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It is an unusually bright morning. Painfully bright. I am sitting in a pew on the right side of the chapel at the Naval Air Station in Pensacola, Fla., witnessing a commissioning ceremony. I am listening to a man, once a fighter pilot, now the president of a major company, address the knot of people sitting on the left side of the chapel. He is reminding them of what they have accomplished to be part of the elite group they have just joined and what might be expected of them in the future.

I've been in this chapel before. At least I think I have. The interiors of Navy chapels do have a tendency to look alike, as though the architect was instructed to design a "churchy" building able to lend itself to most religions while still maintaining the proper military bearing.

The man's speech is probably interesting, but I'm not able to focus on his words. I keep thinking, "What in the world am I doing here?"

Somewhere -- in the middle of that group on the left, it's hard to tell exactly because my vision is blurry and there are 30 of them and they all look alike -- is my little boy. My Navy brat. The one who for most of his young life watched his father leave for work every day in a Navy uniform and repeatedly asked, "Are we ever DTC going to be like ordinary people?"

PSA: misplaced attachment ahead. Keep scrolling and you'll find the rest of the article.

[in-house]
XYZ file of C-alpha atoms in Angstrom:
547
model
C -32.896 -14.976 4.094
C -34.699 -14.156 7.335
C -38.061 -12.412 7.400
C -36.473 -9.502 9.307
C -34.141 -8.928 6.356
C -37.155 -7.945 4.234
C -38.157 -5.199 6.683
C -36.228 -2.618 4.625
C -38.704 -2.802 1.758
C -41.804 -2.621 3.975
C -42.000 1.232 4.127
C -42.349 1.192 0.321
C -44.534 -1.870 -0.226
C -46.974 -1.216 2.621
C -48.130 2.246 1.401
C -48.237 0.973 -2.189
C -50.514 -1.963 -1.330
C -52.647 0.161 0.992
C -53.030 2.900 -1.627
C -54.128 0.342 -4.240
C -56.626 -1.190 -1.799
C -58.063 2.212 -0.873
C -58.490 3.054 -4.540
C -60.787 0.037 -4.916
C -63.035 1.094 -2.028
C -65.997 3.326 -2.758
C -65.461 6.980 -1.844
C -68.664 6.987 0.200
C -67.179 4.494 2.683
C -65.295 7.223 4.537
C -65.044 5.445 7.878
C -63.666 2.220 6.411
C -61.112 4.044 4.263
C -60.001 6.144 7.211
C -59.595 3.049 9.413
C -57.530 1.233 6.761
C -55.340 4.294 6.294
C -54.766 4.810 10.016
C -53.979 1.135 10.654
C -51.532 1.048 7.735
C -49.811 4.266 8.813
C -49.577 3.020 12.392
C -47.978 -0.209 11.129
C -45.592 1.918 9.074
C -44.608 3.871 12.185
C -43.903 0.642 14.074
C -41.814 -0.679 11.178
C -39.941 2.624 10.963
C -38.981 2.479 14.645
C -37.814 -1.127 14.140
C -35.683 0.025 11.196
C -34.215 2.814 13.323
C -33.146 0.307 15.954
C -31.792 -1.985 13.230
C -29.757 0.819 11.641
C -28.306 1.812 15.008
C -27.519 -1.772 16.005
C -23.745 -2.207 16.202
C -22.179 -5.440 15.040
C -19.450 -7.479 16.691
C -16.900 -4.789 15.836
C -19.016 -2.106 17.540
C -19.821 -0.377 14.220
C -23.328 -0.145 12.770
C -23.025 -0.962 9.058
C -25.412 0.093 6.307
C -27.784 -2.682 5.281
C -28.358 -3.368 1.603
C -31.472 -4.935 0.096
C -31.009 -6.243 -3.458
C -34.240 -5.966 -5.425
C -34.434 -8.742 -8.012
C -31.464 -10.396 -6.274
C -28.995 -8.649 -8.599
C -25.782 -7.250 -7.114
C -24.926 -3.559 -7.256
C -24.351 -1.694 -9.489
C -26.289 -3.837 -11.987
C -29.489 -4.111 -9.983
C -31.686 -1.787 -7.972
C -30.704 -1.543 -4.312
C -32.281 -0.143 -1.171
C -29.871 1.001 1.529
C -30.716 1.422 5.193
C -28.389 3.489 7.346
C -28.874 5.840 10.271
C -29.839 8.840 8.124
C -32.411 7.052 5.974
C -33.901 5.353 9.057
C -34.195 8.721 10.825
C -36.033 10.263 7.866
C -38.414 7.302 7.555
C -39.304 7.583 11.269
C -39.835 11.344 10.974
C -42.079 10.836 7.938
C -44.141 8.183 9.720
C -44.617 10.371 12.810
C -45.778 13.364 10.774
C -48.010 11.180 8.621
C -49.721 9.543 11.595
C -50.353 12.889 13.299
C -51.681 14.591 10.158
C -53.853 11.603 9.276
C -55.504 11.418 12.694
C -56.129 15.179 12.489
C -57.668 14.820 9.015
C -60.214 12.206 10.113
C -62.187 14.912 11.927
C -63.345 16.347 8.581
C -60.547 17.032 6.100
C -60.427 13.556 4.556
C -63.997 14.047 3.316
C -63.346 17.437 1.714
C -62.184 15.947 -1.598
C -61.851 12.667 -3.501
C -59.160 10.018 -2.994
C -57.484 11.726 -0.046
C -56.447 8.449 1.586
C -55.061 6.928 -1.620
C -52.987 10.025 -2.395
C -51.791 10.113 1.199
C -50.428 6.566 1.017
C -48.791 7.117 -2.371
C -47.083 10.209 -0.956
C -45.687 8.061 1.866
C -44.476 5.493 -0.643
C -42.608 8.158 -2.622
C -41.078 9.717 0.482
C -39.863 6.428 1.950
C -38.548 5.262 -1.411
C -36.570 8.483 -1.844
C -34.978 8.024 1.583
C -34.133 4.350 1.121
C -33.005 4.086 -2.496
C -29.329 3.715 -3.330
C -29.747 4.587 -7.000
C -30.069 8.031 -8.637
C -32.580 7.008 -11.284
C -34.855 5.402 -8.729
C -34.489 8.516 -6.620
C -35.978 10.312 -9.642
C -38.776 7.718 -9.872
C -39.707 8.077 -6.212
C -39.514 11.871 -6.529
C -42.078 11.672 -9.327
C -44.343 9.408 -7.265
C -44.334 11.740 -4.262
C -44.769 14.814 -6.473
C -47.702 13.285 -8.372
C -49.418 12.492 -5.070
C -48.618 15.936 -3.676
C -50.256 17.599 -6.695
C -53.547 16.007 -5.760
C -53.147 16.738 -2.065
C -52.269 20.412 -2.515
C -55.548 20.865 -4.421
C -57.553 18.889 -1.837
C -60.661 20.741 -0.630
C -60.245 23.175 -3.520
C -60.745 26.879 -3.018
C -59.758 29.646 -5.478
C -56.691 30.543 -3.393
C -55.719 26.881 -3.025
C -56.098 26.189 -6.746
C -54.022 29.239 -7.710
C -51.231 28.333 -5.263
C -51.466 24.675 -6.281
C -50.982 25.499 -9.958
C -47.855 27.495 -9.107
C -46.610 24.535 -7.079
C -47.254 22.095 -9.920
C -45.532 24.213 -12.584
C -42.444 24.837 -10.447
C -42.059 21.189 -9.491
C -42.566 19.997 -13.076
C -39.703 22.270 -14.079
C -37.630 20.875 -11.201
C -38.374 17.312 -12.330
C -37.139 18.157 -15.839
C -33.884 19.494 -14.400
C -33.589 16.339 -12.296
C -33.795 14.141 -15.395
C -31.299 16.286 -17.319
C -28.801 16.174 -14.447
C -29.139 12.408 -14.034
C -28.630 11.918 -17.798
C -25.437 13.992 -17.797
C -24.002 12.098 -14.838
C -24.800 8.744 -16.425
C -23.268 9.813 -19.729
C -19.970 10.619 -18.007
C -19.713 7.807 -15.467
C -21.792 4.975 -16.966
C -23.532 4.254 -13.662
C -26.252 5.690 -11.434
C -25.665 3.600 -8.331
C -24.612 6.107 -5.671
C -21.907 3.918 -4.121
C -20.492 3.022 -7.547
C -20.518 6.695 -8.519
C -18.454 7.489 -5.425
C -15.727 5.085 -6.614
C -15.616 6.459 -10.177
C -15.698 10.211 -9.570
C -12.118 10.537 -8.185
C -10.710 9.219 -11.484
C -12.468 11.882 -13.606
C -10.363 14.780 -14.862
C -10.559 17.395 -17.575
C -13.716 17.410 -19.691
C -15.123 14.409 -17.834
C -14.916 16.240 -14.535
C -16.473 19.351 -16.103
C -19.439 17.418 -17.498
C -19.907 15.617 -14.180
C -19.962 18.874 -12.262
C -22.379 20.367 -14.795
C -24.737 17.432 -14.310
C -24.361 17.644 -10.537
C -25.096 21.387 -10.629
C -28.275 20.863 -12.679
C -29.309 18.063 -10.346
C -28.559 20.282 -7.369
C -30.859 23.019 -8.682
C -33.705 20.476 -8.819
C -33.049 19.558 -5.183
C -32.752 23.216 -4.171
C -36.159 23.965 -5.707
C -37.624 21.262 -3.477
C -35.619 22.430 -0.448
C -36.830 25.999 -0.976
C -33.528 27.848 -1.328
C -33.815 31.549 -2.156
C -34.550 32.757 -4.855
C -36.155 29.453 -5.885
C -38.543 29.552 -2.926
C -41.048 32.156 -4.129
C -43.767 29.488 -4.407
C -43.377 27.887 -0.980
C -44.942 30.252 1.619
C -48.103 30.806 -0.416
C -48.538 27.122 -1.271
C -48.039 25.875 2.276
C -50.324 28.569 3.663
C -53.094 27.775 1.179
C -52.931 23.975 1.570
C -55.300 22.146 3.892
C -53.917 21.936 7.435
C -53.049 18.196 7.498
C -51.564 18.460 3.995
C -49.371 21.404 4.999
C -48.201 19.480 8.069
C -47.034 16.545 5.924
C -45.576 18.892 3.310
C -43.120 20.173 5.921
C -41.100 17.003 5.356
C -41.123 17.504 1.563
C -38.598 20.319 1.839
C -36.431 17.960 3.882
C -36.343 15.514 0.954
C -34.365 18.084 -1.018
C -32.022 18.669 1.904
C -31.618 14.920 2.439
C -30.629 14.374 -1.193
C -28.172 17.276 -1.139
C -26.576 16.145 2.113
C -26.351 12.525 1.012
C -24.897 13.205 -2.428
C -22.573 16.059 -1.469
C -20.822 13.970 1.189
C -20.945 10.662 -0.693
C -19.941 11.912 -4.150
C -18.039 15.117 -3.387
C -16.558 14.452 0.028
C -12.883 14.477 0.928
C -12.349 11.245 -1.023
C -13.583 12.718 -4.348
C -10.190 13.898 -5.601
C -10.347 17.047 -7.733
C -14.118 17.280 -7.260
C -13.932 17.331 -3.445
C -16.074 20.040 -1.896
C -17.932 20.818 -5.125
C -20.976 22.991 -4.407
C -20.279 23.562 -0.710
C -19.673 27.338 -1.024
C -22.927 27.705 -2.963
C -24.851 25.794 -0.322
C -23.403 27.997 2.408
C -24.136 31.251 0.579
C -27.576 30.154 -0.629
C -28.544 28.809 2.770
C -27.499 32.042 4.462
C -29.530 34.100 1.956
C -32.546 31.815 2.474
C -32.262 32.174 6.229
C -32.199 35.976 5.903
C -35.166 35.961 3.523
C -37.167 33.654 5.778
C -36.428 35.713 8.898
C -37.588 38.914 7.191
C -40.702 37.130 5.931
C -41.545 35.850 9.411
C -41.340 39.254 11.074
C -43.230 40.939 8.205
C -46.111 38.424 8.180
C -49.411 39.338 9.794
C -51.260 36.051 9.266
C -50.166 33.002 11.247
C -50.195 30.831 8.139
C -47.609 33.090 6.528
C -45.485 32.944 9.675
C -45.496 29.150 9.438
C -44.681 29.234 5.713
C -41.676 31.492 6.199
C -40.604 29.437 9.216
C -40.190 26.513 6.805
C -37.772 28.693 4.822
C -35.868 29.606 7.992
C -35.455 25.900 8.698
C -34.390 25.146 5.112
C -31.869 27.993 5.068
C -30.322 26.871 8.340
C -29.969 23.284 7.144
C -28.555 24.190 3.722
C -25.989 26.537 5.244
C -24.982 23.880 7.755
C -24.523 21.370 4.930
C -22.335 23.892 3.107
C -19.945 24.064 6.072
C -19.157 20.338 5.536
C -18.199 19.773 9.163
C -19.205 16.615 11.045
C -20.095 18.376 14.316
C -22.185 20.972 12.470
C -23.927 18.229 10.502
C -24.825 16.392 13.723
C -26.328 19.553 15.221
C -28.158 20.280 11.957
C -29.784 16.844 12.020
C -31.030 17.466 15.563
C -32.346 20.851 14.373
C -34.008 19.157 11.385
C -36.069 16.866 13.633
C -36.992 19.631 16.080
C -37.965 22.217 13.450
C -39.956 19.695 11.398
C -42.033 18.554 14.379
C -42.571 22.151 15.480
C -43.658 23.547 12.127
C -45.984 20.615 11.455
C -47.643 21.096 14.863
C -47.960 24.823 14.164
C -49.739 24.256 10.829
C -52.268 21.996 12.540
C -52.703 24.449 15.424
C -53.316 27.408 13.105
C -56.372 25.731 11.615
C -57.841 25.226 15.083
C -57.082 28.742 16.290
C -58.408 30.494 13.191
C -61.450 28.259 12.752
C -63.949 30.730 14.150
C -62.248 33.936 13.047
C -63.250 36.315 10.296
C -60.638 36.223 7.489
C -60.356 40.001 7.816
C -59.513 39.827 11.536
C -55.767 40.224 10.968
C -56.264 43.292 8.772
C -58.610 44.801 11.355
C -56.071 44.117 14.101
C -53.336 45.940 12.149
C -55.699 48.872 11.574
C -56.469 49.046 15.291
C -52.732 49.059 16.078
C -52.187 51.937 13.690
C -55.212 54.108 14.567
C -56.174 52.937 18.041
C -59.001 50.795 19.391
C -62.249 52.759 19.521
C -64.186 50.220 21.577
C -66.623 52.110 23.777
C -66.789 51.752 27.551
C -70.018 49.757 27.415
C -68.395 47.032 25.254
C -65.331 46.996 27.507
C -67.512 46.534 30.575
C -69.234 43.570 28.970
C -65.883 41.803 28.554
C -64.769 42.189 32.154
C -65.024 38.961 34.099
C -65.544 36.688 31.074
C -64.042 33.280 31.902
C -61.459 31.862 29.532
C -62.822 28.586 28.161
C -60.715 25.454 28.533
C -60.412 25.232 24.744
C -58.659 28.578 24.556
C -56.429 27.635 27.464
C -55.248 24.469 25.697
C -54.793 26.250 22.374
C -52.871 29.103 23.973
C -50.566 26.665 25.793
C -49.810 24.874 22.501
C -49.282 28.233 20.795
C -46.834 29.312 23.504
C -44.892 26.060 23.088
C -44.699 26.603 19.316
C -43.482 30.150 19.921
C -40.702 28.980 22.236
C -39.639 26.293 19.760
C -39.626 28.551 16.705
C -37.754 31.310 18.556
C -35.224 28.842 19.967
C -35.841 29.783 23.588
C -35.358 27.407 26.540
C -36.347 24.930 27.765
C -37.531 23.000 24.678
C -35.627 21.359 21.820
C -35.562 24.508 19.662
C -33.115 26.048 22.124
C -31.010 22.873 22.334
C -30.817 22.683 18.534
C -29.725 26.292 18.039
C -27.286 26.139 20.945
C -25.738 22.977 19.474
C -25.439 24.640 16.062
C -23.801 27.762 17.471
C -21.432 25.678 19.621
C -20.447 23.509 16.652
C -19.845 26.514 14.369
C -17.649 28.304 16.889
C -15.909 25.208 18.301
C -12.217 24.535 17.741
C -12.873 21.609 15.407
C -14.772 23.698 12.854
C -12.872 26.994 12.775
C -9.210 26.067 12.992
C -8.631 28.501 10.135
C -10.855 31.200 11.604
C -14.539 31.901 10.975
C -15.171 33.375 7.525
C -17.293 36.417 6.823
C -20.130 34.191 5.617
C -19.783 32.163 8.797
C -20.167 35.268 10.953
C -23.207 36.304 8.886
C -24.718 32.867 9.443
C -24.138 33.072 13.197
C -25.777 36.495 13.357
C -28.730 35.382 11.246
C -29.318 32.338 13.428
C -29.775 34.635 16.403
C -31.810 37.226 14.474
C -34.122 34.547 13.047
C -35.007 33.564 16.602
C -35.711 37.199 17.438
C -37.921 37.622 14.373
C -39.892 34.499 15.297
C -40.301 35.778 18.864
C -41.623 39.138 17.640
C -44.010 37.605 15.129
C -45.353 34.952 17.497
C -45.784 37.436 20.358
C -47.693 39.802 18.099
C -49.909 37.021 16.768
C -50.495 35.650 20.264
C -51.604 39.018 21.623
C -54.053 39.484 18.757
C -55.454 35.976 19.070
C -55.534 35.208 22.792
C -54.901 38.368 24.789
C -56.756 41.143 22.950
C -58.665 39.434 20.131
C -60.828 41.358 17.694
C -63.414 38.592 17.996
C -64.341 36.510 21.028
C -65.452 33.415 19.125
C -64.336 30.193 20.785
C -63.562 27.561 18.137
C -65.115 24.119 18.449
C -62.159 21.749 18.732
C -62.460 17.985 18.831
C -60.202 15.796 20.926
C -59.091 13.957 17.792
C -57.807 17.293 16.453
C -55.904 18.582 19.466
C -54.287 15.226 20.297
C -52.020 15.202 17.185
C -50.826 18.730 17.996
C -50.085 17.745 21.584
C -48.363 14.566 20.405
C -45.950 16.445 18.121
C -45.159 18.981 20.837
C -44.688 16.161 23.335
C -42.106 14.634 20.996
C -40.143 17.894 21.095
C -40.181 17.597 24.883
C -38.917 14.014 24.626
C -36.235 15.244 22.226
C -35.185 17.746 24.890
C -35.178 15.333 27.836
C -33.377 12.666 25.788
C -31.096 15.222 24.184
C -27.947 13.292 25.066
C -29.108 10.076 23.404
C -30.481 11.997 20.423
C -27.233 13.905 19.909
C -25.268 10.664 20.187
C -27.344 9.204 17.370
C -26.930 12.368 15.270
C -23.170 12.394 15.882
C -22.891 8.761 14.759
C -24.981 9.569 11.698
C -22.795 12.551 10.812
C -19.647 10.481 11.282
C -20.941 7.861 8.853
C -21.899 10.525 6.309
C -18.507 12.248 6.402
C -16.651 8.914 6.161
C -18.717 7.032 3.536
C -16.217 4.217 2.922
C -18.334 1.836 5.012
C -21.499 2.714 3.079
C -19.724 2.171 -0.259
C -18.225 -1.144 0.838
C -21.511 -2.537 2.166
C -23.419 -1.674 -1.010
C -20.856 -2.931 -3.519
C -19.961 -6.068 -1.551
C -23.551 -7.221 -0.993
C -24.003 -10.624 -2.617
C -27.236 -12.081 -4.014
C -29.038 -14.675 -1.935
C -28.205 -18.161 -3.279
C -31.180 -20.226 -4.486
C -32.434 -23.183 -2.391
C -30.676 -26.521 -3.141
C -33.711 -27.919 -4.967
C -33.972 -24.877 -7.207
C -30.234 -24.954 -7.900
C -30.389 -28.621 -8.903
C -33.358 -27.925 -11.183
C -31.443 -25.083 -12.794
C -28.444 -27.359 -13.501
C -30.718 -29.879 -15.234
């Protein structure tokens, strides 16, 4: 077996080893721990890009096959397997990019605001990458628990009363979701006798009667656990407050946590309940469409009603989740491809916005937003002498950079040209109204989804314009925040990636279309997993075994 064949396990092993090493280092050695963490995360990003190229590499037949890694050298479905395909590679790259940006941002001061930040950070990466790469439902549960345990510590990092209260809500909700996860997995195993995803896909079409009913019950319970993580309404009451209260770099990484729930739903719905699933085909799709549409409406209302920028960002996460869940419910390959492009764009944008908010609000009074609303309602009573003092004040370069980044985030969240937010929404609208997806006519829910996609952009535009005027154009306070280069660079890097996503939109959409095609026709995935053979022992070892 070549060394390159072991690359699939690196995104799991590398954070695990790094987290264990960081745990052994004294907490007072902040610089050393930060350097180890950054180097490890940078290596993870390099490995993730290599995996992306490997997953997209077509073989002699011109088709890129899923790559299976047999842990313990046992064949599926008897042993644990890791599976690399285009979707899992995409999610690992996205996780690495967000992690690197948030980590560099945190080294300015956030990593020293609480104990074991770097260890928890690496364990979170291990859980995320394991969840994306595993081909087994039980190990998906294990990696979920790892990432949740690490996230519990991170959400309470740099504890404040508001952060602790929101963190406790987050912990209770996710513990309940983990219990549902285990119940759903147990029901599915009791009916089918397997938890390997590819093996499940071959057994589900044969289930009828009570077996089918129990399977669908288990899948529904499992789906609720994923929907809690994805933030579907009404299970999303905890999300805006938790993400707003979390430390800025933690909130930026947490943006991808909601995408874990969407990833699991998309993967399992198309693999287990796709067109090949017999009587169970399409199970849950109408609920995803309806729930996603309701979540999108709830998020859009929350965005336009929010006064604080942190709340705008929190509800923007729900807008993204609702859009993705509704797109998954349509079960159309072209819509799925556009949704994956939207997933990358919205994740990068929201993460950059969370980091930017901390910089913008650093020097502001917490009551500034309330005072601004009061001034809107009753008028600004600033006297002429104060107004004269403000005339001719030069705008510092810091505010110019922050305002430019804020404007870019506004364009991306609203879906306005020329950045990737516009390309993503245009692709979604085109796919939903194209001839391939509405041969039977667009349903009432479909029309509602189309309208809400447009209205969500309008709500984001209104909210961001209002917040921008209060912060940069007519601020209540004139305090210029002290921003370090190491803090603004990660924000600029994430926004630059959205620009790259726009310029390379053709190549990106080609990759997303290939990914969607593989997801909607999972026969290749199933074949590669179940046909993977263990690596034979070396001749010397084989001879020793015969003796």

I fight the nearly overpowering urge to stand up and say, "Hold everything, there's been a little mistake here." I want to reach into that group of brilliantly white uniforms and brass buttons, find the hand that clutched mine on the first day of kindergarten (at a Navy base in Atsugi, Japan) and lead him out of this chapel.

Looking around at the other mothers sitting on my side of the chapel, many of them, like me, wives of career military men, I am relieved that I'm not the only one who's sniffling, or who looks how-did-I-get-here stunned. We military wives spent so many years being confident, optimistic and stoical, as our husbands' jobs often placed them in real danger. I hope I still have it in me to do that all over again. But then, in typical military-wife, now military-mother fashion, I brush bad thoughts from my mind. I will do what I have to do. I will cope. I think.

For the most part, the women are sitting alone. Our camera-wielding husbands, the proud fathers of this newest class of pilots and flight officers, are tripping over each other in their search for the best position to watch and beam and photograph. Whispering, they exchange historical data with each other: I came through here in '61. I had a tour here in '74. I retired in '80. Weren't you at the Pentagon in '77? I'm retiring next year.

Interesting how we women shift across the spaces vacated by our husbands so that we are sitting close to each other. Except for the brief reception the night before, we are strangers. But we touch shoulders, pass tissues, and I wonder if we share the blasphemously unpatriotic secret that is buried so deep in my heart: My child is more important to me than my country.